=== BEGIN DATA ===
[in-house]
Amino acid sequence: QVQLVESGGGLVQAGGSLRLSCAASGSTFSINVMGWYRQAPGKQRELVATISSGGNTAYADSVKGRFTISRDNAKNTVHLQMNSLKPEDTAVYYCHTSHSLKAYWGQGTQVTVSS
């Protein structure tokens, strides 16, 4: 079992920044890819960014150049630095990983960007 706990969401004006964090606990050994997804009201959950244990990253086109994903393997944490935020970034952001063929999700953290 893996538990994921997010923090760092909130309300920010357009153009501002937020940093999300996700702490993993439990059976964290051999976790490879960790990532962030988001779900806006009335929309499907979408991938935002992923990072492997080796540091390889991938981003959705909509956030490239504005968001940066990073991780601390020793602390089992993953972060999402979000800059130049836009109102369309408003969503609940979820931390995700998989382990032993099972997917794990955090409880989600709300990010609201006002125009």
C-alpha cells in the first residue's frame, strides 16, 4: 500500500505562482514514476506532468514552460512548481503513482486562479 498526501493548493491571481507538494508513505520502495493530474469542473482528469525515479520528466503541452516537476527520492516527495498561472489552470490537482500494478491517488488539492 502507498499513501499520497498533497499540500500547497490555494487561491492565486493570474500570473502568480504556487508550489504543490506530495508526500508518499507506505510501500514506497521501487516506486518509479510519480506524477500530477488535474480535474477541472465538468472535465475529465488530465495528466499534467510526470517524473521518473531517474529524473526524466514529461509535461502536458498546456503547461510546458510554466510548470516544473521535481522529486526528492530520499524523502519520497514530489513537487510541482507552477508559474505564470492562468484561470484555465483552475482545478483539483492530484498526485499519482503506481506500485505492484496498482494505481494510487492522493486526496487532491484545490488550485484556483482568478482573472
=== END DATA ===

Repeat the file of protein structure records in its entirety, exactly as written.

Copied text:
[in-house]
Amino acid sequence: QVQLVESGGGLVQAGGSLRLSCAASGSTFSINVMGWYRQAPGKQRELVATISSGGNTAYADSVKGRFTISRDNAKNTVHLQMNSLKPEDTAVYYCHTSHSLKAYWGQGTQVTVSS
């Protein structure tokens, strides 16, 4: 079992920044890819960014150049630095990983960007 706990969401004006964090606990050994997804009201959950244990990253086109994903393997944490935020970034952001063929999700953290 893996538990994921997010923090760092909130309300920010357009153009501002937020940093999300996700702490993993439990059976964290051999976790490879960790990532962030988001779900806006009335929309499907979408991938935002992923990072492997080796540091390889991938981003959705909509956030490239504005968001940066990073991780601390020793602390089992993953972060999402979000800059130049836009109102369309408003969503609940979820931390995700998989382990032993099972997917794990955090409880989600709300990010609201006002125009």
C-alpha cells in the first residue's frame, strides 16, 4: 500500500505562482514514476506532468514552460512548481503513482486562479 498526501493548493491571481507538494508513505520502495493530474469542473482528469525515479520528466503541452516537476527520492516527495498561472489552470490537482500494478491517488488539492 502507498499513501499520497498533497499540500500547497490555494487561491492565486493570474500570473502568480504556487508550489504543490506530495508526500508518499507506505510501500514506497521501487516506486518509479510519480506524477500530477488535474480535474477541472465538468472535465475529465488530465495528466499534467510526470517524473521518473531517474529524473526524466514529461509535461502536458498546456503547461510546458510554466510548470516544473521535481522529486526528492530520499524523502519520497514530489513537487510541482507552477508559474505564470492562468484561470484555465483552475482545478483539483492530484498526485499519482503506481506500485505492484496498482494505481494510487492522493486526496487532491484545490488550485484556483482568478482573472